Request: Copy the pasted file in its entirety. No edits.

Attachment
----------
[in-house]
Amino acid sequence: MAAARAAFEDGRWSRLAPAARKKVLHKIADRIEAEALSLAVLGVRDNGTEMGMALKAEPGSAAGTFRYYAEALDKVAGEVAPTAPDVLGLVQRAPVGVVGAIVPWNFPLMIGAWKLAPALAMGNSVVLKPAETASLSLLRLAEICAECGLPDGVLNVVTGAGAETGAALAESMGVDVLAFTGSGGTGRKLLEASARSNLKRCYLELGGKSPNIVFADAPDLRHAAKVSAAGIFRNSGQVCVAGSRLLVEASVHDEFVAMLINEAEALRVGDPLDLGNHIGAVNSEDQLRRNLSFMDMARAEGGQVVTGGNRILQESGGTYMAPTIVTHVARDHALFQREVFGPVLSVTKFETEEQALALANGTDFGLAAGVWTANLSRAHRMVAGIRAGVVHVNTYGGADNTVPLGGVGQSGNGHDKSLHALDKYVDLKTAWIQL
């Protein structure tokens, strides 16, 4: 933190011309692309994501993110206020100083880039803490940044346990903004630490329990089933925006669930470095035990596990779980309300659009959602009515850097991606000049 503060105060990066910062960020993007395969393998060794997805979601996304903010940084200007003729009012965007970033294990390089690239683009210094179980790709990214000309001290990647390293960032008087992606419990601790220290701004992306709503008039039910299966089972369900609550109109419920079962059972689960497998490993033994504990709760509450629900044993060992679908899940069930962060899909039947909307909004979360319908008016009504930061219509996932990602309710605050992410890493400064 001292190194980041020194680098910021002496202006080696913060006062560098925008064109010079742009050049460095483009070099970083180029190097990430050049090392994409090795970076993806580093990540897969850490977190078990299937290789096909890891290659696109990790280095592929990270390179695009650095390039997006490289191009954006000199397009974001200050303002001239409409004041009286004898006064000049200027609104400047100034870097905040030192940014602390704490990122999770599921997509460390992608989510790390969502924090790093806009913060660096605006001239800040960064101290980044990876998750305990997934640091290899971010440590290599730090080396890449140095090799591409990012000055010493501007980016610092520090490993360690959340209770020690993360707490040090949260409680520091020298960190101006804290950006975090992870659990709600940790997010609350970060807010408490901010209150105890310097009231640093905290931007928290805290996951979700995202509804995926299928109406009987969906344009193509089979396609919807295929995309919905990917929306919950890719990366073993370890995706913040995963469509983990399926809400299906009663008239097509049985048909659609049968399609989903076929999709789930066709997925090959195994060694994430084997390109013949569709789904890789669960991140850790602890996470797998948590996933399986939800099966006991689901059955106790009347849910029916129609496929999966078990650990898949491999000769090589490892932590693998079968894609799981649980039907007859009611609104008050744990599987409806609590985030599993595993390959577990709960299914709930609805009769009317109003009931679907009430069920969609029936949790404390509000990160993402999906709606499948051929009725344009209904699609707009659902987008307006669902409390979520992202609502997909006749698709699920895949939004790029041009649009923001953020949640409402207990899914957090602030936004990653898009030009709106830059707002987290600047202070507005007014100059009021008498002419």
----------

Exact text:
[in-house]
Amino acid sequence: MAAARAAFEDGRWSRLAPAARKKVLHKIADRIEAEALSLAVLGVRDNGTEMGMALKAEPGSAAGTFRYYAEALDKVAGEVAPTAPDVLGLVQRAPVGVVGAIVPWNFPLMIGAWKLAPALAMGNSVVLKPAETASLSLLRLAEICAECGLPDGVLNVVTGAGAETGAALAESMGVDVLAFTGSGGTGRKLLEASARSNLKRCYLELGGKSPNIVFADAPDLRHAAKVSAAGIFRNSGQVCVAGSRLLVEASVHDEFVAMLINEAEALRVGDPLDLGNHIGAVNSEDQLRRNLSFMDMARAEGGQVVTGGNRILQESGGTYMAPTIVTHVARDHALFQREVFGPVLSVTKFETEEQALALANGTDFGLAAGVWTANLSRAHRMVAGIRAGVVHVNTYGGADNTVPLGGVGQSGNGHDKSLHALDKYVDLKTAWIQL
């Protein structure tokens, strides 16, 4: 933190011309692309994501993110206020100083880039803490940044346990903004630490329990089933925006669930470095035990596990779980309300659009959602009515850097991606000049 503060105060990066910062960020993007395969393998060794997805979601996304903010940084200007003729009012965007970033294990390089690239683009210094179980790709990214000309001290990647390293960032008087992606419990601790220290701004992306709503008039039910299966089972369900609550109109419920079962059972689960497998490993033994504990709760509450629900044993060992679908899940069930962060899909039947909307909004979360319908008016009504930061219509996932990602309710605050992410890493400064 001292190194980041020194680098910021002496202006080696913060006062560098925008064109010079742009050049460095483009070099970083180029190097990430050049090392994409090795970076993806580093990540897969850490977190078990299937290789096909890891290659696109990790280095592929990270390179695009650095390039997006490289191009954006000199397009974001200050303002001239409409004041009286004898006064000049200027609104400047100034870097905040030192940014602390704490990122999770599921997509460390992608989510790390969502924090790093806009913060660096605006001239800040960064101290980044990876998750305990997934640091290899971010440590290599730090080396890449140095090799591409990012000055010493501007980016610092520090490993360690959340209770020690993360707490040090949260409680520091020298960190101006804290950006975090992870659990709600940790997010609350970060807010408490901010209150105890310097009231640093905290931007928290805290996951979700995202509804995926299928109406009987969906344009193509089979396609919807295929995309919905990917929306919950890719990366073993370890995706913040995963469509983990399926809400299906009663008239097509049985048909659609049968399609989903076929999709789930066709997925090959195994060694994430084997390109013949569709789904890789669960991140850790602890996470797998948590996933399986939800099966006991689901059955106790009347849910029916129609496929999966078990650990898949491999000769090589490892932590693998079968894609799981649980039907007859009611609104008050744990599987409806609590985030599993595993390959577990709960299914709930609805009769009317109003009931679907009430069920969609029936949790404390509000990160993402999906709606499948051929009725344009209904699609707009659902987008307006669902409390979520992202609502997909006749698709699920895949939004790029041009649009923001953020949640409402207990899914957090602030936004990653898009030009709106830059707002987290600047202070507005007014100059009021008498002419």